Welcome to Jen Turano, a Bethany House author who is releasing her thirteenth novel….Here’s a brief history of her writing.
Named One of the Funniest Voices in Inspirational Romanceby Booklist, Jen Turano is a USA Today Best-Selling Author, known for penning quirky historical romances set in the Gilded Age. Her books have earned Publisher Weekly and Booklist starred reviews, top picks from Romantic Times, and praise from Library Journal. She’s been a finalist twice for the RT Reviewers’ Choice Awards and had two of her books listed in the top 100 romances of the past decade from Booklist. When she’s not writing, she spends her time outside of Denver, CO.
Jen is offering a giveaway of one paper copy to a fortunate commenter…now, I hope you enjoy getting to know her better.
Tell us about your new release, please. Are you one of those who details the plot before beginning to write, or how does the process work for you?
“Flights of Fancy” is the story of Miss Isadora Delafield, an American heiress in possession of an annoyingly determined mother – one who believes nothing but an aristocrat will do as a potential husband for her one and only daughter. When the dastardly Duke of Montrose sets his eye on Isadora, she decides she has no choice but to flee New York until her mother comes to her senses, which sets the scene for all sorts of unlikely incidents when Isadora, oddly enough, finds herself living on a farm, taking on the role of housekeeper to Mr. Ian MacKenzie, a self-made man with more than a few secrets of his own.
The idea for the story came about as most ideas do with two words…What if. In this case I wondered what if, instead of giving into her mother’s wishes, Consuelo Vanderbilt balked and ran away instead of marrying the Duke of Marlborough. Just like that, a series began to take shape and before I knew it, I’d done a proposal for the American Heiress series with Isadora’s story being the first of the trilogy. I do plan out my stories in a lot of detail – mostly because I’m required to turn in a proposal to my editors first. Having said that, though, none of my stories ever turn out the way I originally intend, mostly because my characters always have a mind of their own and they take me exactly where I need to be taken.
What unique aspects about your research can you share with us?
The most interesting research I uncovered with this story revolved around the orphanages in Pittsburgh in the 1880’s. I was intending on using an orphan train as backstory for the children readers will find in the book, but then I ran across this book – “Child Care in Black & White: Working Parents and the History of Orphanages” by Jessie B. Ramey. It was a fascinating read – detailed how many parents used orphanages much like parents use daycare today, and because of that book, I completely changed one of the plot points.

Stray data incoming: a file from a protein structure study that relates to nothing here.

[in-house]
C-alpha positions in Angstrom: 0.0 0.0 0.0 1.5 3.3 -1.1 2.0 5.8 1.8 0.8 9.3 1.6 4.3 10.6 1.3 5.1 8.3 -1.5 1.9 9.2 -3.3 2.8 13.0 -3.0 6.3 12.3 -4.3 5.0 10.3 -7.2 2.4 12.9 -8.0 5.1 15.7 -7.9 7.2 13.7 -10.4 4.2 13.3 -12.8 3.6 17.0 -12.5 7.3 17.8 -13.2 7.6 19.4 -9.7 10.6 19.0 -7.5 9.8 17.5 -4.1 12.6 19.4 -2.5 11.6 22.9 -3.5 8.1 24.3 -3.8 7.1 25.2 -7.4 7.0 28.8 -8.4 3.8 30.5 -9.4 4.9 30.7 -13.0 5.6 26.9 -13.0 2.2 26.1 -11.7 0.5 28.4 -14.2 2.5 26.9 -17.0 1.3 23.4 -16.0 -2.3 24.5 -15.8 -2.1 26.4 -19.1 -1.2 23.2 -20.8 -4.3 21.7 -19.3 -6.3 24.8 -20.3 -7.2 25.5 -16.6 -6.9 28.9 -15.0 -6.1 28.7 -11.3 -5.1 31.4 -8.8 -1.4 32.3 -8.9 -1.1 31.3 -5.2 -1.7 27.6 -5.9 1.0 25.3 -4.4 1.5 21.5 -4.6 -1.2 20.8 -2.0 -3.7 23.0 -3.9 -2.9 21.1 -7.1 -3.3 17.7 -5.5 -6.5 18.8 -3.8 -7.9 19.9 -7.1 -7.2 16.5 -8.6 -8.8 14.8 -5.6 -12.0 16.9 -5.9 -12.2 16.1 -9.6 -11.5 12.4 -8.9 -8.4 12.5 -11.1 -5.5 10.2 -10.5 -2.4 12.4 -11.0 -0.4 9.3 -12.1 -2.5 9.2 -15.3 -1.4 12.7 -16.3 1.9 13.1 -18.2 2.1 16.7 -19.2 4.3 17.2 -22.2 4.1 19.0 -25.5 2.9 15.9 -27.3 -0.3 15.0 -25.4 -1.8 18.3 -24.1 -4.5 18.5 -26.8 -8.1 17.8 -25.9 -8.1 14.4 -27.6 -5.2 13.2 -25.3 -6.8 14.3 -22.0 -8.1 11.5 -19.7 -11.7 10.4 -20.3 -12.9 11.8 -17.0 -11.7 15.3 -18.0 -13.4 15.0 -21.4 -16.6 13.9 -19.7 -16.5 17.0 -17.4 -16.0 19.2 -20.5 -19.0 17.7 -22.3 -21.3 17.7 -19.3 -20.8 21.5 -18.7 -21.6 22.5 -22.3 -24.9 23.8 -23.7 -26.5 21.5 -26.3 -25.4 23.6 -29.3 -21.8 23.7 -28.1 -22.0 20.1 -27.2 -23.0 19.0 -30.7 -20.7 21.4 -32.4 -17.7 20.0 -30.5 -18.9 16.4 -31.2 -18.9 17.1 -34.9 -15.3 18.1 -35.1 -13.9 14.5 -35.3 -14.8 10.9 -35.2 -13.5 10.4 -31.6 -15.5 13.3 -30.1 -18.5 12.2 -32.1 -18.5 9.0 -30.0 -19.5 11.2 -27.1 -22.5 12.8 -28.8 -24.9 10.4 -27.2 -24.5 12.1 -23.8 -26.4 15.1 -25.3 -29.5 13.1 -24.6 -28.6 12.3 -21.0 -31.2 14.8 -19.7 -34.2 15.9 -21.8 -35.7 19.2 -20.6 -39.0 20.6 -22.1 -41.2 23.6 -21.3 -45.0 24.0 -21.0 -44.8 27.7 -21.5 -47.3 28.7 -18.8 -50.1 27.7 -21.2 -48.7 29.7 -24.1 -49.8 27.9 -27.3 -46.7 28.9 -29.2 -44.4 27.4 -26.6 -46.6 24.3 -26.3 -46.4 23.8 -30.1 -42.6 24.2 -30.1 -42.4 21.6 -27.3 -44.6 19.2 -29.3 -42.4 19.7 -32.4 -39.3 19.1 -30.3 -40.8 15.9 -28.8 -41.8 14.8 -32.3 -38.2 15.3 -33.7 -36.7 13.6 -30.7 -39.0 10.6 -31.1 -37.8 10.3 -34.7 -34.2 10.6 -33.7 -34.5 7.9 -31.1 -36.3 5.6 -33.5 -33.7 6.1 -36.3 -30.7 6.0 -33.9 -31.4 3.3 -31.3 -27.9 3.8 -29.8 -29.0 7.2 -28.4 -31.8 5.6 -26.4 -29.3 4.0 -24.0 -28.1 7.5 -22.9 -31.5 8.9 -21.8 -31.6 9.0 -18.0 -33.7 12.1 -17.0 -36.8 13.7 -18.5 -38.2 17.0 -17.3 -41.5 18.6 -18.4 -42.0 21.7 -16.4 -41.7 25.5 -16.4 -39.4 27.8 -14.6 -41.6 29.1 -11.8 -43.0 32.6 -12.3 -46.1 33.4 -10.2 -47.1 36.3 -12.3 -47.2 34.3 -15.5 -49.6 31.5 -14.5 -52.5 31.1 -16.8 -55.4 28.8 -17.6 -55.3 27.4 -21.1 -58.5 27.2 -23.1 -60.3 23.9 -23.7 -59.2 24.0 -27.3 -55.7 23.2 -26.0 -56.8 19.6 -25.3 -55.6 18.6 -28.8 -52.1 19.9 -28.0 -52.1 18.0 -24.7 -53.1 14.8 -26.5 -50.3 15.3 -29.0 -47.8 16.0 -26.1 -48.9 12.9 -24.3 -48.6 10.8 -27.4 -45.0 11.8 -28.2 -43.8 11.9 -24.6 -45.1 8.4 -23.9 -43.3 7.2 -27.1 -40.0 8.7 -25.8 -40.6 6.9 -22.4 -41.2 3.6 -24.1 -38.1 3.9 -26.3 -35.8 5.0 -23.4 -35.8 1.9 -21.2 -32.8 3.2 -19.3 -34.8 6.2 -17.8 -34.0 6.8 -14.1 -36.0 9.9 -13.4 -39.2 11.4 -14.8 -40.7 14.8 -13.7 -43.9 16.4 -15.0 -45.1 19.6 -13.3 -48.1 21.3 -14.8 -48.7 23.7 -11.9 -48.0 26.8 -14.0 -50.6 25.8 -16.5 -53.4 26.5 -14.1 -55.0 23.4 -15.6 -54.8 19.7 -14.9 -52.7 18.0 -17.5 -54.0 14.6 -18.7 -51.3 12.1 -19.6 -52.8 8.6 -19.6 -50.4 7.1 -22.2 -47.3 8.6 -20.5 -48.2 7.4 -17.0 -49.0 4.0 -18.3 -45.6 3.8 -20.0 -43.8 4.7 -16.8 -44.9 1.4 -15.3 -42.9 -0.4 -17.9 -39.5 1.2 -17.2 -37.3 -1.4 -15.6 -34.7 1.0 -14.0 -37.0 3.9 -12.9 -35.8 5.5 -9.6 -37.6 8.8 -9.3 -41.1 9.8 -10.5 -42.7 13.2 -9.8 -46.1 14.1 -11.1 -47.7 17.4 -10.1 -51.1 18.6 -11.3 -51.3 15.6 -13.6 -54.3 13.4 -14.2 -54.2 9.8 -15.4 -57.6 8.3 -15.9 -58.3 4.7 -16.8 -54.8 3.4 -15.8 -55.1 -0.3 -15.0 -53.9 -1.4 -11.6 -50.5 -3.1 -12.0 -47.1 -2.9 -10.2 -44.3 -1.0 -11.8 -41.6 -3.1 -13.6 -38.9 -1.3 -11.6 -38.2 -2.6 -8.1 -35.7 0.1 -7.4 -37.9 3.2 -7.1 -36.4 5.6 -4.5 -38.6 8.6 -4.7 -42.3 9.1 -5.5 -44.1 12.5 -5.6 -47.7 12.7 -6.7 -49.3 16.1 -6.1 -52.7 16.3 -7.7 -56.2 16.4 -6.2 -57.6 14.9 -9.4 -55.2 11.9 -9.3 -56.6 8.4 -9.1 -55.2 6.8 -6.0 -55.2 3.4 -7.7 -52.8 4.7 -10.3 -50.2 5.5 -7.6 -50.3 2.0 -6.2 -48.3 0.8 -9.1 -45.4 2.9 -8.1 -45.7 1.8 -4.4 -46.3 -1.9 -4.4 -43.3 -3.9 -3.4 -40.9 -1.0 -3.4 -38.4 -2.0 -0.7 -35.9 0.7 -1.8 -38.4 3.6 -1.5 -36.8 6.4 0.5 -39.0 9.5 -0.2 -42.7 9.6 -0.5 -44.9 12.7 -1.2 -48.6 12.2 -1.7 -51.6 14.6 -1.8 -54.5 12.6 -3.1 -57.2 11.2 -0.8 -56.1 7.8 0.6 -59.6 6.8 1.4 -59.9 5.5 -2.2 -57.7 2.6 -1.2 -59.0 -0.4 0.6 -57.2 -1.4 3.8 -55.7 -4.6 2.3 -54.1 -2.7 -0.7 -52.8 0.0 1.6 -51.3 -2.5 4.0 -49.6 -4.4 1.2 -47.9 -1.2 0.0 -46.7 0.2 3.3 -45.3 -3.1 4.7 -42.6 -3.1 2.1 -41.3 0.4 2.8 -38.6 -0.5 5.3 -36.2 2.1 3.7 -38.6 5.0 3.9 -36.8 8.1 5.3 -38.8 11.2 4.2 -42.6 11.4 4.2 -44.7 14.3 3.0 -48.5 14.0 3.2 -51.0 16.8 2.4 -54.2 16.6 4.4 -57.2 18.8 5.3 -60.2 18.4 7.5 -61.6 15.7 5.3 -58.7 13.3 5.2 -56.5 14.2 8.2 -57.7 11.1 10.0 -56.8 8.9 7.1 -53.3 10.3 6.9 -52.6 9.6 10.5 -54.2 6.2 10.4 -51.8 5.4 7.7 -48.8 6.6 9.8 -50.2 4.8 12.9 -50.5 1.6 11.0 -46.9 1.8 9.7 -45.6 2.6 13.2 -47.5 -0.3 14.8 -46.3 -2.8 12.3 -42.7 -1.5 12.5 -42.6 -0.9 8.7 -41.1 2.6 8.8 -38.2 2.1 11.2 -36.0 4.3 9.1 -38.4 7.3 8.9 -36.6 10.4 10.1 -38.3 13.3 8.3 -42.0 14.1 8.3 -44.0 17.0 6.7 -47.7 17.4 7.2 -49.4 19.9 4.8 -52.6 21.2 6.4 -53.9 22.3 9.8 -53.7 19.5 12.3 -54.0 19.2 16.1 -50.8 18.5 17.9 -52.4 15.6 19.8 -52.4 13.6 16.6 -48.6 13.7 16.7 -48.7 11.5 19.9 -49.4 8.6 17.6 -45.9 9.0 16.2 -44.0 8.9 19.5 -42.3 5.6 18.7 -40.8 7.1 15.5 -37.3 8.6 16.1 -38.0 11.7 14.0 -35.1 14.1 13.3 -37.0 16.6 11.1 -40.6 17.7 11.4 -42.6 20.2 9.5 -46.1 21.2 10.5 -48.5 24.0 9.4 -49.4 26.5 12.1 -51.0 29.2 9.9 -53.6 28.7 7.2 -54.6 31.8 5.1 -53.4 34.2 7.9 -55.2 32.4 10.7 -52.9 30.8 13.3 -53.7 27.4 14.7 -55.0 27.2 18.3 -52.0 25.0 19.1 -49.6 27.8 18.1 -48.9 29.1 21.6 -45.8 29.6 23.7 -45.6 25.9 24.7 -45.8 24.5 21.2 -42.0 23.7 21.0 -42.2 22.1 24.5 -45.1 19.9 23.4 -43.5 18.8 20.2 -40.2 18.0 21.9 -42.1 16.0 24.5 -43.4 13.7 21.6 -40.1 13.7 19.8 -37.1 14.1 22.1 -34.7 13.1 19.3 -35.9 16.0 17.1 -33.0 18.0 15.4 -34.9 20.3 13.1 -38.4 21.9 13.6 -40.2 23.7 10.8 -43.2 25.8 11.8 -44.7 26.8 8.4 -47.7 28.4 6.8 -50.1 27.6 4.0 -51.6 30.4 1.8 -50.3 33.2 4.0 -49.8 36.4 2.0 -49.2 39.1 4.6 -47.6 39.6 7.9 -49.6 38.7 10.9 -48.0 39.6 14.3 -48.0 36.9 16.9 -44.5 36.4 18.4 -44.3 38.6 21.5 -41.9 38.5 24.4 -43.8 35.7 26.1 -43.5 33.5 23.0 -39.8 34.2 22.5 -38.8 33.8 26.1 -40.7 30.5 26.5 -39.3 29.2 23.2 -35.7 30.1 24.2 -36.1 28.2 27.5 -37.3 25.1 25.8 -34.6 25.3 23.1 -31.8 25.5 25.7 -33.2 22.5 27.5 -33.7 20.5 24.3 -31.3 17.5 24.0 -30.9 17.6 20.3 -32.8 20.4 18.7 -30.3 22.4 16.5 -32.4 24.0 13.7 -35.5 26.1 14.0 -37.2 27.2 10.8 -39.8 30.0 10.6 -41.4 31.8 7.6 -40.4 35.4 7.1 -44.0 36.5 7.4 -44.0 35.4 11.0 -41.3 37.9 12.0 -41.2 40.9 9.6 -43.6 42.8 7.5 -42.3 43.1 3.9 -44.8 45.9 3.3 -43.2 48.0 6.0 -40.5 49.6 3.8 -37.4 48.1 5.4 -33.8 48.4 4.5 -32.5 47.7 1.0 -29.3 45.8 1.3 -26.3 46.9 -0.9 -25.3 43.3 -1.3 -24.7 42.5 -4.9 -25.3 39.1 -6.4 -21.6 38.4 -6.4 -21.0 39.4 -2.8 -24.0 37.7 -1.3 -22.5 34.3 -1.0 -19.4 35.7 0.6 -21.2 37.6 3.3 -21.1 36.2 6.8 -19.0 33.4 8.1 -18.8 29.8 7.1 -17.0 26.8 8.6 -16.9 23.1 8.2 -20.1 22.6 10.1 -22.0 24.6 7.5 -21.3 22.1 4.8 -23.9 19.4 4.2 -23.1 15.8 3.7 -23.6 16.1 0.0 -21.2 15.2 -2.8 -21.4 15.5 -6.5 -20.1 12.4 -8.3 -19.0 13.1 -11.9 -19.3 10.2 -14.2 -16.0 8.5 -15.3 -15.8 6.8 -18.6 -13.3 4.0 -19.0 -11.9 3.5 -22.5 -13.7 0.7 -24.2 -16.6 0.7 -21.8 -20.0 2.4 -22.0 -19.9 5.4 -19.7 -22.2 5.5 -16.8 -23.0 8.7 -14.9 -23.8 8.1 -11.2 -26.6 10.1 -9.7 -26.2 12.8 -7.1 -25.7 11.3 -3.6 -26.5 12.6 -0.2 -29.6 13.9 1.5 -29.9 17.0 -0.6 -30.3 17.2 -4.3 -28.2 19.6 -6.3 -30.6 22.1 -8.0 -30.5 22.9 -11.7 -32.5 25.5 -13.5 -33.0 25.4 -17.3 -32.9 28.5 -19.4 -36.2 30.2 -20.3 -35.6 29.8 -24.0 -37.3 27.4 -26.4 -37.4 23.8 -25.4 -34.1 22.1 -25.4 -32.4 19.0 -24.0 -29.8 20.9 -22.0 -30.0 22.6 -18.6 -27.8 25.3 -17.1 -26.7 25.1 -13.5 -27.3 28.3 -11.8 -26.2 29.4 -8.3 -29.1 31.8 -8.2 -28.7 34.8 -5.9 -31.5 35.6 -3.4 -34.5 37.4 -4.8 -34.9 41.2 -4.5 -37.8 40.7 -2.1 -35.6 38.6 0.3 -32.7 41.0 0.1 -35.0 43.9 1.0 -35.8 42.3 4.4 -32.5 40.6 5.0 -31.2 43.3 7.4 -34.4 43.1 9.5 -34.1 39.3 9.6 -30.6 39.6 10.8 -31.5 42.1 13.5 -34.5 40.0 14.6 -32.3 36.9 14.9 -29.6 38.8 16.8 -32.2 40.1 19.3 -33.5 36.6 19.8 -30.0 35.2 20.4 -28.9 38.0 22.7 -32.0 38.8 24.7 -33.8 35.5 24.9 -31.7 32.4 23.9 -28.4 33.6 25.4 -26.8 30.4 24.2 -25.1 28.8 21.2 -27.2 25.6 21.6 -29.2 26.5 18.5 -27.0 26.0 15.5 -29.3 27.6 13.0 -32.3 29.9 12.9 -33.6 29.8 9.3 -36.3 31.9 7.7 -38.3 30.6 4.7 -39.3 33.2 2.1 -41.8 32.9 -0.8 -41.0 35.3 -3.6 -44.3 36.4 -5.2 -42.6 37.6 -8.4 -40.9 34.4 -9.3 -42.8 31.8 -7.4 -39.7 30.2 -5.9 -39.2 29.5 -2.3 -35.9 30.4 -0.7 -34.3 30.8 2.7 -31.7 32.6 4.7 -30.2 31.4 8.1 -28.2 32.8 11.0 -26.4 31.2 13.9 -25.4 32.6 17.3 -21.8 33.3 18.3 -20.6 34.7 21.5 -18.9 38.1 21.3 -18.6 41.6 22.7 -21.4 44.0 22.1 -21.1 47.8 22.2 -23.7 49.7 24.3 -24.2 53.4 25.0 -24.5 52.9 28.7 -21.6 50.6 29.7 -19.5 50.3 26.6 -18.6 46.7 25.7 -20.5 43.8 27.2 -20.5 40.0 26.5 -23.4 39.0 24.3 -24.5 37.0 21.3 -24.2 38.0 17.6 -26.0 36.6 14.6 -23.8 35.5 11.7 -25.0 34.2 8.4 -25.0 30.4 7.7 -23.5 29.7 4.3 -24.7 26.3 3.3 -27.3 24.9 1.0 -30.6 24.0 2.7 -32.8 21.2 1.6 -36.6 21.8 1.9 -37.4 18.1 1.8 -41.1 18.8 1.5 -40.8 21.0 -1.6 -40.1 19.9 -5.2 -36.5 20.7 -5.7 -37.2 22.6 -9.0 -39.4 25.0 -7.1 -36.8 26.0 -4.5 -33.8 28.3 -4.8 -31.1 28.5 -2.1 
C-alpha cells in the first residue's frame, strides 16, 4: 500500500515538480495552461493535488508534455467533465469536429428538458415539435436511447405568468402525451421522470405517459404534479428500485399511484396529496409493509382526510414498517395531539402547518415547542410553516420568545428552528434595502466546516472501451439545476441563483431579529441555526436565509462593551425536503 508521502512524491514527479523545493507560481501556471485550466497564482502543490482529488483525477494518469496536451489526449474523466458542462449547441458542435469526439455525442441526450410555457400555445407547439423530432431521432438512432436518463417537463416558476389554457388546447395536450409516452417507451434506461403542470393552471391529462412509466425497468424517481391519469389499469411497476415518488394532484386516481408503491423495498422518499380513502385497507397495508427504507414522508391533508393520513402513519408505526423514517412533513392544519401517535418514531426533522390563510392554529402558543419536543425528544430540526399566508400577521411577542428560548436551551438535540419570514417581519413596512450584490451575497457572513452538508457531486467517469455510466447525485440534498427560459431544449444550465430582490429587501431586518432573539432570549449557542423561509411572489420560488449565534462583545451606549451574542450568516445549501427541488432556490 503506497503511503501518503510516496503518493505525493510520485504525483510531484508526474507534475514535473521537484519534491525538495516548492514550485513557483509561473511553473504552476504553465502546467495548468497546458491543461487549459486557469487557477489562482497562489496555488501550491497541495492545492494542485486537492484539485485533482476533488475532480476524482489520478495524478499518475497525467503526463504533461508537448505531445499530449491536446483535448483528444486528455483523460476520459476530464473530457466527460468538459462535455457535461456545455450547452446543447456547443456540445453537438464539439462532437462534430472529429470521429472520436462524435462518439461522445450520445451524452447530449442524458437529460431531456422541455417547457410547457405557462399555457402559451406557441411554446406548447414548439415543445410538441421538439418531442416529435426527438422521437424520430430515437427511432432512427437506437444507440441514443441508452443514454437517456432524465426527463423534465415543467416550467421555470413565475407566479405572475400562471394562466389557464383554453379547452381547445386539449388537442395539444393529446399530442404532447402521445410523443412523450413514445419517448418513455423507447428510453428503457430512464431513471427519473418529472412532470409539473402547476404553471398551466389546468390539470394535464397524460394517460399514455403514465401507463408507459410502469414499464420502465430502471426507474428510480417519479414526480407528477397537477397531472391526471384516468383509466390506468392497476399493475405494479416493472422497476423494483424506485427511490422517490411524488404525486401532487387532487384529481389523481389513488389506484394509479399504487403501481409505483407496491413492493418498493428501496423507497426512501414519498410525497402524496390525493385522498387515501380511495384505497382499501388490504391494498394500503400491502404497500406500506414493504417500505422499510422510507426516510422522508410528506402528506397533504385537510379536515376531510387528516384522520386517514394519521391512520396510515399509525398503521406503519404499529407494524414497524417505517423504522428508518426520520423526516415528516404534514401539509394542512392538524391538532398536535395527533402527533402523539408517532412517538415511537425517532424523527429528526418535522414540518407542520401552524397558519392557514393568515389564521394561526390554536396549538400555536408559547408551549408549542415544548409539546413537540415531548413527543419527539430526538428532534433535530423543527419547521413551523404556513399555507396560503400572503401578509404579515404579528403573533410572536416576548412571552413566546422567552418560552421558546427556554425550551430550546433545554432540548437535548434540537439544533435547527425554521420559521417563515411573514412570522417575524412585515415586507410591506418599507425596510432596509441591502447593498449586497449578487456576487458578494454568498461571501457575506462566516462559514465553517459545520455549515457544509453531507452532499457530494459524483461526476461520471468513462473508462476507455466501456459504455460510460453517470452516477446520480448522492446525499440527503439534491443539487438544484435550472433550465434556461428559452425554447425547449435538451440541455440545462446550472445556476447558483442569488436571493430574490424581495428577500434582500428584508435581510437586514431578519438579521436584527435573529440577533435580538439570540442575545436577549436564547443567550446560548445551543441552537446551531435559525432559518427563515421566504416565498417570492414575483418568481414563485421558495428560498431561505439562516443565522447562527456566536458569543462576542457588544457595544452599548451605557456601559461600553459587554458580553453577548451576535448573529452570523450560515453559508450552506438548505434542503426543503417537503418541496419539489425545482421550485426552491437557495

How did you begin writing …and how has this vocation affected you?
Odd as this will probably sound, I never had any aspirations to be a writer when I was younger. My family leans more toward the sciences, and because of that, I never considered writing as a serious choice to pursue as a career. Much to my father’s concern, I decided to major in Clothing & Textiles because I wanted to become a buyer, and even though that was not a career he thought was suitable for me (one of my brothers is a surgeon, the other two are engineers) he figured that since I’d at least be doing a bit of math, it wasn’t a completely horrible major to obtain. I worked in retail for years before my husband and I decided we’d probably need to get around to starting a family. And because I didn’t think I’d win any Mom of the Year awards if I’d continue traveling after I had my son, I gave up my career to become a stay-at-home mom. When my son was in third grade, we decided to try our hand at writing our own book after reading a horrible series about a bird, and that’s when I really began considering pursuing a career in writing. I knew nothing about the publishing industry and certainly needed to improve my writing craft because, even though I’d always done well in English and writing classes, well, I’ll merely say that I had quite a few issues, each and one pointed out in detail by agents who were kind enough to lend me their advice, even if that advice was incredibly painful at times. After about seven failures, I finally landed an agent, and then she very kindly went out and sold “A Change of Fortune” to Bethany House. I’ve been writing for them ever since.
Thanks so much. I’m glad you persevered, and so are your readers.
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